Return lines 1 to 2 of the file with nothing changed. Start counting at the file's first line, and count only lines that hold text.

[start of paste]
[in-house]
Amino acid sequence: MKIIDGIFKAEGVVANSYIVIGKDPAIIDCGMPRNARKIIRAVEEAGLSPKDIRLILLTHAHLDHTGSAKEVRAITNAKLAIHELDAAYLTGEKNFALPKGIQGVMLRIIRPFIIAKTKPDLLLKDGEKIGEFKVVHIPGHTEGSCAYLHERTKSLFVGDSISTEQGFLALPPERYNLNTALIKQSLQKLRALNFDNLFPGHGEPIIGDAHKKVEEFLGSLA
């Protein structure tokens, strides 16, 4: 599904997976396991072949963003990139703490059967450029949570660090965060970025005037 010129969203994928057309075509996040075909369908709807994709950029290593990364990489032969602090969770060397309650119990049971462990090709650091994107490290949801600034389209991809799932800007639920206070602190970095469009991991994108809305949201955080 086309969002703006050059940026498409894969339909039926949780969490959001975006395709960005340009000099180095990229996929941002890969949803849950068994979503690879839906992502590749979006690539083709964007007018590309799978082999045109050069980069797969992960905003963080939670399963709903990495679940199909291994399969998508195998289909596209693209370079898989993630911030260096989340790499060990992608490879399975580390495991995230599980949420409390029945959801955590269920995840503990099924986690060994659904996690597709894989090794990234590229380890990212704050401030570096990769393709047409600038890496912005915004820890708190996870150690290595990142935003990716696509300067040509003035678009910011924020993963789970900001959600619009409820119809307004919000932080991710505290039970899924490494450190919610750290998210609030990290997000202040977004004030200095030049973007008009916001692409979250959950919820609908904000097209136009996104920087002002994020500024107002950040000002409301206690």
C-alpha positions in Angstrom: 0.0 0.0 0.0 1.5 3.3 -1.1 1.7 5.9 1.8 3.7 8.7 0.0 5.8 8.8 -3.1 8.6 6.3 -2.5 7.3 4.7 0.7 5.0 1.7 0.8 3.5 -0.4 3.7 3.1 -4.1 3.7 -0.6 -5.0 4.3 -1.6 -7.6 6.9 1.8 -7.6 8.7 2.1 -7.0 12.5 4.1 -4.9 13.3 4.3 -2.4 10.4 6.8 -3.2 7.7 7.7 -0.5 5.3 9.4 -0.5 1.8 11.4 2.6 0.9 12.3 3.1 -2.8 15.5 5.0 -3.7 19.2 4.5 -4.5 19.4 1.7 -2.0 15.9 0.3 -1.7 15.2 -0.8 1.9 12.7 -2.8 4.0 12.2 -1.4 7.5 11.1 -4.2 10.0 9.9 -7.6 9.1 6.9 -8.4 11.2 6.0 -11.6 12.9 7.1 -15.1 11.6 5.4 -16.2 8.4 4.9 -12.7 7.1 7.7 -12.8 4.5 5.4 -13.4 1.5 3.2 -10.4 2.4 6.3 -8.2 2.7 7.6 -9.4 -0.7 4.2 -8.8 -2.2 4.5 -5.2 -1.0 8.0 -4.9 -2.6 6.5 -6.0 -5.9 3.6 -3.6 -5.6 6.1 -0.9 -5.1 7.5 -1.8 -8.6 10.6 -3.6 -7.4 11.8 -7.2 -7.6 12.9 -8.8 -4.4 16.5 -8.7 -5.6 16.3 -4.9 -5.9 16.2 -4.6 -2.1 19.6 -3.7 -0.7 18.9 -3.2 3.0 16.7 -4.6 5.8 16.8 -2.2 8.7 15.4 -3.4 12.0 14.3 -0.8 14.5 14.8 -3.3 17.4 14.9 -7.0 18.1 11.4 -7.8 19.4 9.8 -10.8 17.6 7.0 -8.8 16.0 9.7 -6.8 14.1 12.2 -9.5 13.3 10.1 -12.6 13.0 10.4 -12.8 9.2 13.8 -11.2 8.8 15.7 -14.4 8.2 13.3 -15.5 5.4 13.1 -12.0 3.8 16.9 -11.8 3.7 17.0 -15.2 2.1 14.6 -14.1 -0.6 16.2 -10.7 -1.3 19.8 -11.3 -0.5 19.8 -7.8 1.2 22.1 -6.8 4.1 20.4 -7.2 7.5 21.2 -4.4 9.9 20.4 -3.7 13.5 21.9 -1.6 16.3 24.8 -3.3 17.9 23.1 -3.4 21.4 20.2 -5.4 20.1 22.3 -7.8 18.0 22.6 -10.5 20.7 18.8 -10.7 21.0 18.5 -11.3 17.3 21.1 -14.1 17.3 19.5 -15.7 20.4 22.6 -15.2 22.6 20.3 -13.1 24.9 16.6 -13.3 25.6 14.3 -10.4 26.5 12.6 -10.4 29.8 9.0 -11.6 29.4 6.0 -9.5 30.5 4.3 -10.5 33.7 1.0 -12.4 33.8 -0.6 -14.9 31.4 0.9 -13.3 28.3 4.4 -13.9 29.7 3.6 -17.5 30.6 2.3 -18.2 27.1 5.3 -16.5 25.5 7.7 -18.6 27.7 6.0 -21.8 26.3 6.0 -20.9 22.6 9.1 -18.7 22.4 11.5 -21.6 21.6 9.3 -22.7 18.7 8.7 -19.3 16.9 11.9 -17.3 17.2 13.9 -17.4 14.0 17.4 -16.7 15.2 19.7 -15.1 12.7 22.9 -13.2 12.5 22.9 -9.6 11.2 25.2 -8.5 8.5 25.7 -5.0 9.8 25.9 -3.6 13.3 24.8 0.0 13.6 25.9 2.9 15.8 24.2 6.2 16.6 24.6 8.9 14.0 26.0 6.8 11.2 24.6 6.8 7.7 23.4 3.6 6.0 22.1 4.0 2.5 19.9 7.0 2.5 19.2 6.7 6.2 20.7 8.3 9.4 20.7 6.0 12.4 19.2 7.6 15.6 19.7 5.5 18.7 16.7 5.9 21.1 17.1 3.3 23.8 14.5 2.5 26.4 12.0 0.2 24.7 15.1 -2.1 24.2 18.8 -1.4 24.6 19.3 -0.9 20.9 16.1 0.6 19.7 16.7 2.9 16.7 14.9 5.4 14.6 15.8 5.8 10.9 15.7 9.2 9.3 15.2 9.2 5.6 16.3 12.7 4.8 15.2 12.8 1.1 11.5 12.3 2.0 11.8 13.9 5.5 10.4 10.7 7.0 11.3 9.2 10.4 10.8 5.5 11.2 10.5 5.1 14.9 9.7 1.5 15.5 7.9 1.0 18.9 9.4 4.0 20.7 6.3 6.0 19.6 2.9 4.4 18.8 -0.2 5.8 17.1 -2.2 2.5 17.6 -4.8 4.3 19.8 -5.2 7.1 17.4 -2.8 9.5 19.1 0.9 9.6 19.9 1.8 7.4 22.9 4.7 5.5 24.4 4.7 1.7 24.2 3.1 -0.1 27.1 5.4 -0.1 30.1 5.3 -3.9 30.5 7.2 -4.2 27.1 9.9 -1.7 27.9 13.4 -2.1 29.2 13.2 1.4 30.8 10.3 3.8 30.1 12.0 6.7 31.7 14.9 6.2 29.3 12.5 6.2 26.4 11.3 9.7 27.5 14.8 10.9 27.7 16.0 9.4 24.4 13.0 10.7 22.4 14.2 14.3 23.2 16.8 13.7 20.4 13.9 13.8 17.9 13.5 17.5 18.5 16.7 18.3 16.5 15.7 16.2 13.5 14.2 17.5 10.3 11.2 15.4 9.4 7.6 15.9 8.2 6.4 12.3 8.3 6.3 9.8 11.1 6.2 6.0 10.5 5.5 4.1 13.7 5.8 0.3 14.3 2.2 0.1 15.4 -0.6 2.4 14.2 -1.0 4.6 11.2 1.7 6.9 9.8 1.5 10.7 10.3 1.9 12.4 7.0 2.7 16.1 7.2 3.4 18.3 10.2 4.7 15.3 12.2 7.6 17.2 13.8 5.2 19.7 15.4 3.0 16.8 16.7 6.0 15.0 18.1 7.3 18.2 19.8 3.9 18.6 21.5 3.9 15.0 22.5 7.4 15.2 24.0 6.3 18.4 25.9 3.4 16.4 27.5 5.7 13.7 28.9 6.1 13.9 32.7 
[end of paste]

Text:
[in-house]
Amino acid sequence: MKIIDGIFKAEGVVANSYIVIGKDPAIIDCGMPRNARKIIRAVEEAGLSPKDIRLILLTHAHLDHTGSAKEVRAITNAKLAIHELDAAYLTGEKNFALPKGIQGVMLRIIRPFIIAKTKPDLLLKDGEKIGEFKVVHIPGHTEGSCAYLHERTKSLFVGDSISTEQGFLALPPERYNLNTALIKQSLQKLRALNFDNLFPGHGEPIIGDAHKKVEEFLGSLA